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Largest-ever Gulf of Mexico dead zone

For 32 years, scientists have tracked the oxygen-depleted waters that appear each summer in the Gulf of Mexico. This year’s dead zone is the biggest yet.

An old 1985 photograph of freshwater from the Mississippi River flowing into the Gulf of Mexico. Image via NASA.

Scientists have been tracking the oxygen depleted waters that appear each summer in the northern Gulf of Mexico for 32 years now. Known as the “dead zone” because most marine life cannot survive under such harsh conditions, this year’s extent of hypoxic (i.e., deficient in oxygen) waters has grown to 8,776 square miles (22,730 square kilometers) as of July 2017 — it’s the largest dead zone ever recorded in this region, which has some people wondering what more can be done to fix this problem.

Nancy Rabalais, a research professor at Louisiana State University who led the July 24–30 survey of the dead zone onboard the R/V Pelican, stated:

We expected one of the largest zones ever recorded because the Mississippi River discharge levels, and the May data indicated a high delivery of nutrients during this critical month which stimulates the mid-summer dead zone.

The extent of the Gulf of Mexico dead zone in 2017 was the largest ever recorded. Image via Nancy Rabalais, Louisiana State University.

Nutrients including nitrogen and phosphorous released into the Mississippi River watershed from sources such as farmland, fertilized lawns, and sewage treatment facilities can trigger algal blooms once they reach the warm, slow moving waters of the Gulf of Mexico. As the plentiful algal cells begin to die-off and decompose, this stimulates the growth and respiration of microorganisms, which use up most of the oxygen in the water. The low levels harm marine life such as fish and shellfish that need oxygen to survive. Years with heavy spring rains, such as 2017, typically lead to larger dead zones because more nutrients get flushed into the marine ecosystem than in dry years.

Signs of the dead zone in the Gulf of Mexico first appeared in the 1970s, and while year to year fluctuations occur because of droughts and hurricanes, the dead zone has generally increased in size over the past several decades. It is now one of the largest of its kind around the world. For the past five years, the dead zone has averaged 15,038 square kilometers (5806 square miles), which is three times higher than the conservation goal of 5000 square kilometers set by the Mississippi River/Gulf of Mexico Watershed Nutrient Task Force.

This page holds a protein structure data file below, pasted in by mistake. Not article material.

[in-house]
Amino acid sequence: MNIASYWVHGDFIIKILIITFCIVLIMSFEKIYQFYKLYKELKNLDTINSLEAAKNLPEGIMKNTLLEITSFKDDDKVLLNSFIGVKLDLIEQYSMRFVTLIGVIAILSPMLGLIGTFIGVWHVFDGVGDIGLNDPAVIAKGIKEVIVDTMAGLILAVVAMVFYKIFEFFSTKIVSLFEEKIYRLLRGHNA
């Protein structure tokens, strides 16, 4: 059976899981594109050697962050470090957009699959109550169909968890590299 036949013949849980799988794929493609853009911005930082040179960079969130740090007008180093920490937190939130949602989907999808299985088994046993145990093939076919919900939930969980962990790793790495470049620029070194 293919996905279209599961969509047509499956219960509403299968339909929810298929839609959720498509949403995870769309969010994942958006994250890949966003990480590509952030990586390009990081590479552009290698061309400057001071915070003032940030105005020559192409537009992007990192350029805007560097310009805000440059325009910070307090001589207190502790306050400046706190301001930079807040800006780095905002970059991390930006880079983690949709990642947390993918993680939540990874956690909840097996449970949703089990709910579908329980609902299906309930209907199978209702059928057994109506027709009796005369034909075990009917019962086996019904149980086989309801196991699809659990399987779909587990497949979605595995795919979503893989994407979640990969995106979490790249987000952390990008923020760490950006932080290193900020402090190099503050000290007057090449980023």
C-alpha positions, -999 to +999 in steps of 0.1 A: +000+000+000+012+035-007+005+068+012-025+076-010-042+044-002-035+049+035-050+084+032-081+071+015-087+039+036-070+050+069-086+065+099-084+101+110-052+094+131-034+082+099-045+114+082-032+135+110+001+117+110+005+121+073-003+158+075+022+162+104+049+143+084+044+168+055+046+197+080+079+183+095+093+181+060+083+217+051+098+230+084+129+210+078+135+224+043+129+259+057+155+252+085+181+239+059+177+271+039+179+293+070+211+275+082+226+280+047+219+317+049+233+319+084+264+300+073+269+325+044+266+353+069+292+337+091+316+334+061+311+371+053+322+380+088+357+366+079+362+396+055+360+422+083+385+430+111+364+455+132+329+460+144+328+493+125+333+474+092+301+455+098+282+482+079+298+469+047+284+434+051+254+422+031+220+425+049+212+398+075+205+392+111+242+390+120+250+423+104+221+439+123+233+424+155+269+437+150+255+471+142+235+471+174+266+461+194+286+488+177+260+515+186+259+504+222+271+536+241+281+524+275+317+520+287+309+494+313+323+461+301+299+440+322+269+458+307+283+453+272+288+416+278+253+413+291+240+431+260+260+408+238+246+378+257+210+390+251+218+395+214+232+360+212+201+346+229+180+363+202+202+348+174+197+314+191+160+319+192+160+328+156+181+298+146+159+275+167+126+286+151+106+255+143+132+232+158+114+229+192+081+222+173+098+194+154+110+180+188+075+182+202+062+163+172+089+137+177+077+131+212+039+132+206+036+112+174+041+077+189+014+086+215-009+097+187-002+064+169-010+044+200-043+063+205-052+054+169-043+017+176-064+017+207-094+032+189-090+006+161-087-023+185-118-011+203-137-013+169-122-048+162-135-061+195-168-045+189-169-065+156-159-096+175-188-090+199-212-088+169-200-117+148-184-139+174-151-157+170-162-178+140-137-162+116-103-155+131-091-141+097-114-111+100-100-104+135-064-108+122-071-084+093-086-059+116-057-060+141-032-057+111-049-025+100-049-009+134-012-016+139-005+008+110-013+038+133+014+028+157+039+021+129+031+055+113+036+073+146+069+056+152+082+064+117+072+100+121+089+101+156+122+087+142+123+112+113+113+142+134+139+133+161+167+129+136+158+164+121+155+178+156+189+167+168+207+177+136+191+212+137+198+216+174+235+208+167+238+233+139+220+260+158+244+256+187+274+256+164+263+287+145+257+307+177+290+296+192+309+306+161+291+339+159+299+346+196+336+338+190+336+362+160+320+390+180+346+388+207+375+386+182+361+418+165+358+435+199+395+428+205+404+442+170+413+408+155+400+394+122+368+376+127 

Changes in size of the Gulf of Mexico dead zone since monitoring began in 1985. The dead zone is an area of very low dissolved oxygen (D.O.) that is harmful to fish and shellfish. Image via Louisiana Universities Marine Consortium (LUMCON).

Reducing nutrient runoff from the Mississippi River watershed is key to reducing the size of the Gulf of Mexico dead zone, according to the task force. An interim goal has been set to reduce nutrient runoff by 20% in 2025, and further reductions will be attempted thereafter. The size of the dead zone is not expected to reach the target area of 5000 square kilometers until 2035.

As for the actual implementation of nutrient reduction measures, that work is being done at the state and local levels. So far these measures have included activities such restoring wetlands that can trap nutrients, reducing the amount of fertilizers applied to agriculture fields, planting buffer strips and retention ponds around areas with high rates of runoff, and fixing leaking septic tanks. A good article on the benefits of using cover crops was just published in Mother Jones, and the Nature Conservancy also has many good articles on techniques that are effective in reducing nutrient runoff. The challenge going forward will be to figure out which techniques work best and how to pay for them.

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Bottom line: The recurring summer dead zone in the Gulf of Mexico has reached the largest size ever recorded, as of July 2017. The appearance of the dead zone is tied to nutrient-rich runoff from the Mississippi River basin, and heavy spring rains in 2017 likely contributed to its growth this summer.

Deanna Conners

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